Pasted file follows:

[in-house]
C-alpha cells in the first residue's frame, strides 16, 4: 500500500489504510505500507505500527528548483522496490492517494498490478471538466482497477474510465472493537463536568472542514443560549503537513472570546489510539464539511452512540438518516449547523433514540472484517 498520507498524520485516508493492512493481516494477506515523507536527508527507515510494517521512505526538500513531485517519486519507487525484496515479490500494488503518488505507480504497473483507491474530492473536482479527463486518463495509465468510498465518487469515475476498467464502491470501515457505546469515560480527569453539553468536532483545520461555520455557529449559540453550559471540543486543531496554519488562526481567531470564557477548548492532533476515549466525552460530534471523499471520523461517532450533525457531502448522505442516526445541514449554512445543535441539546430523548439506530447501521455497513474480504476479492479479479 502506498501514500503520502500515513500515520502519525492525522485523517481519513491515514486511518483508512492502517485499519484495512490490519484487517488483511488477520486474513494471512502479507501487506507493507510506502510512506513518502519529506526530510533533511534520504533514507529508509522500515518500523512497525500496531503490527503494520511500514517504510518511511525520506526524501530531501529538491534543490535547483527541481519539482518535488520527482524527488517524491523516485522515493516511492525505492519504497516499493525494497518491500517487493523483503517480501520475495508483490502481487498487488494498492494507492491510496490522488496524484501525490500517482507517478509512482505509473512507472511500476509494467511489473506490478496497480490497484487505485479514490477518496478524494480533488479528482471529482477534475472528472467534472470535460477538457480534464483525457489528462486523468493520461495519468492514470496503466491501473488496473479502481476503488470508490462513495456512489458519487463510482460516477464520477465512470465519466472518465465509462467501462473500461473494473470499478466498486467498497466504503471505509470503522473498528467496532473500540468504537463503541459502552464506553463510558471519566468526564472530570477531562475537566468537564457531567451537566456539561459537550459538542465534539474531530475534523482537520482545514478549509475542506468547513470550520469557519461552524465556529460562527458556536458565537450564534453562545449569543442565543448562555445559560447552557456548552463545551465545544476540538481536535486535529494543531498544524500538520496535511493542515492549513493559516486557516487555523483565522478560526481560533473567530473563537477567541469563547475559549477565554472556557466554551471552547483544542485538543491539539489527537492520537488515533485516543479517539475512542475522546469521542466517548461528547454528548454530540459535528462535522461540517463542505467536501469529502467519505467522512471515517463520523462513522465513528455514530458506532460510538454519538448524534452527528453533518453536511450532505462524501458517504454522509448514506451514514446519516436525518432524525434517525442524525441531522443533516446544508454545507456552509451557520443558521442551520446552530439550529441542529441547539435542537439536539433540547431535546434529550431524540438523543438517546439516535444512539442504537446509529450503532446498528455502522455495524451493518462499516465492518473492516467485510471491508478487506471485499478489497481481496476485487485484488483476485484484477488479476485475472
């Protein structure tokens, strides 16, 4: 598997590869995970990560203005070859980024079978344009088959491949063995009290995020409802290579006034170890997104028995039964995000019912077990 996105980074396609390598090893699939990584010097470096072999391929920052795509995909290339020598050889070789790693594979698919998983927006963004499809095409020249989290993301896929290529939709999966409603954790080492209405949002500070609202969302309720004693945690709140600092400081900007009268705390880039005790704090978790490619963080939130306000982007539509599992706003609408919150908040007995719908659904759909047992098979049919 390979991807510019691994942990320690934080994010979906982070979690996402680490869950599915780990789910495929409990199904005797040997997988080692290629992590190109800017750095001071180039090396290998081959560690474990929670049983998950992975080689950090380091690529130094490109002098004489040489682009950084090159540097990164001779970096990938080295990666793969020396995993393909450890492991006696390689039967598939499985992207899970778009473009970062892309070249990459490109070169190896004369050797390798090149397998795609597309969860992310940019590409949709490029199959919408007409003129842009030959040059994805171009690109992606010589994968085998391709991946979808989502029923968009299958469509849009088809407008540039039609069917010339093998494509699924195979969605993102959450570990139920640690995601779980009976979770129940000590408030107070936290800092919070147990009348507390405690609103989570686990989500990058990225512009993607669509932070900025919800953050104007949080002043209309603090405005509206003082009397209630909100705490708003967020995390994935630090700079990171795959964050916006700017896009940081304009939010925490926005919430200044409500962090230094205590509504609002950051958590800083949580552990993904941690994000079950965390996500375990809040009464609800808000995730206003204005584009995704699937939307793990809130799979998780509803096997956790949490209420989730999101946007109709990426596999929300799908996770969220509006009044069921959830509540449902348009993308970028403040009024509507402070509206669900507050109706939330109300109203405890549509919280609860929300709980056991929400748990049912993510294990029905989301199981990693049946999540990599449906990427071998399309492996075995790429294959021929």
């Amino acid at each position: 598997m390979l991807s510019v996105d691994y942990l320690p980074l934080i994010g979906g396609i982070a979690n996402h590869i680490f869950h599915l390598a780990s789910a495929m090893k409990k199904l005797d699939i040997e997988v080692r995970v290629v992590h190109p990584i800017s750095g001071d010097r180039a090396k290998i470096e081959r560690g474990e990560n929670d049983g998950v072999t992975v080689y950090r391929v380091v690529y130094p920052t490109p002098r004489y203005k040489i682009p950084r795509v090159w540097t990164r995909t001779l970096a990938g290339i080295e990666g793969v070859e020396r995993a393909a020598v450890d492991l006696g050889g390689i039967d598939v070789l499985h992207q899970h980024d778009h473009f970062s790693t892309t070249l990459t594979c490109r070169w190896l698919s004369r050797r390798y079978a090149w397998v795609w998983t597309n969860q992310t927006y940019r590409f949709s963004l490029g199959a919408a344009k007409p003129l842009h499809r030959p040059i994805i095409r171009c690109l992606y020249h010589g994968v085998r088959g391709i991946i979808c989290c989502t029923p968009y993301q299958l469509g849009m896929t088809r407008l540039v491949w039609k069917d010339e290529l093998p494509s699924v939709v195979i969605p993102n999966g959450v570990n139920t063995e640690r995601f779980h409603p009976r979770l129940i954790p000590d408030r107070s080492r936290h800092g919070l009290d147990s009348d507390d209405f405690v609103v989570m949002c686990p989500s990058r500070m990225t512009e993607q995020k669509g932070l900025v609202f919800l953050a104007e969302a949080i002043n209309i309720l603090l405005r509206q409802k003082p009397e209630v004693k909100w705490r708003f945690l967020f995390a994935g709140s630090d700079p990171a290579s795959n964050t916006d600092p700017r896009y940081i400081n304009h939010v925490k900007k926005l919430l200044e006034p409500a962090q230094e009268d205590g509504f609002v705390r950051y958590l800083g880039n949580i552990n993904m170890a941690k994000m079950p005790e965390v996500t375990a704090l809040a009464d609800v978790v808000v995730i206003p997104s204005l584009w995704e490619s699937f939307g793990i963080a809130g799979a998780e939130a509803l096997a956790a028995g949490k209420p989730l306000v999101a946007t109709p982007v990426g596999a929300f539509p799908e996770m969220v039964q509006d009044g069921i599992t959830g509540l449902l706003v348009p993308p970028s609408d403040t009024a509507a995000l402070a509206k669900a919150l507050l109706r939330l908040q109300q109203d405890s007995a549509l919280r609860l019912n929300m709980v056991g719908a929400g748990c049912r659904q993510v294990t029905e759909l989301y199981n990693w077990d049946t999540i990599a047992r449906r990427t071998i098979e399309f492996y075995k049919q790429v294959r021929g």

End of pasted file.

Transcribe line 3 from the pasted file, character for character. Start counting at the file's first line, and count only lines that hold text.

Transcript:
């Protein structure tokens, strides 16, 4: 598997590869995970990560203005070859980024079978344009088959491949063995009290995020409802290579006034170890997104028995039964995000019912077990 996105980074396609390598090893699939990584010097470096072999391929920052795509995909290339020598050889070789790693594979698919998983927006963004499809095409020249989290993301896929290529939709999966409603954790080492209405949002500070609202969302309720004693945690709140600092400081900007009268705390880039005790704090978790490619963080939130306000982007539509599992706003609408919150908040007995719908659904759909047992098979049919 390979991807510019691994942990320690934080994010979906982070979690996402680490869950599915780990789910495929409990199904005797040997997988080692290629992590190109800017750095001071180039090396290998081959560690474990929670049983998950992975080689950090380091690529130094490109002098004489040489682009950084090159540097990164001779970096990938080295990666793969020396995993393909450890492991006696390689039967598939499985992207899970778009473009970062892309070249990459490109070169190896004369050797390798090149397998795609597309969860992310940019590409949709490029199959919408007409003129842009030959040059994805171009690109992606010589994968085998391709991946979808989502029923968009299958469509849009088809407008540039039609069917010339093998494509699924195979969605993102959450570990139920640690995601779980009976979770129940000590408030107070936290800092919070147990009348507390405690609103989570686990989500990058990225512009993607669509932070900025919800953050104007949080002043209309603090405005509206003082009397209630909100705490708003967020995390994935630090700079990171795959964050916006700017896009940081304009939010925490926005919430200044409500962090230094205590509504609002950051958590800083949580552990993904941690994000079950965390996500375990809040009464609800808000995730206003204005584009995704699937939307793990809130799979998780509803096997956790949490209420989730999101946007109709990426596999929300799908996770969220509006009044069921959830509540449902348009993308970028403040009024509507402070509206669900507050109706939330109300109203405890549509919280609860929300709980056991929400748990049912993510294990029905989301199981990693049946999540990599449906990427071998399309492996075995790429294959021929």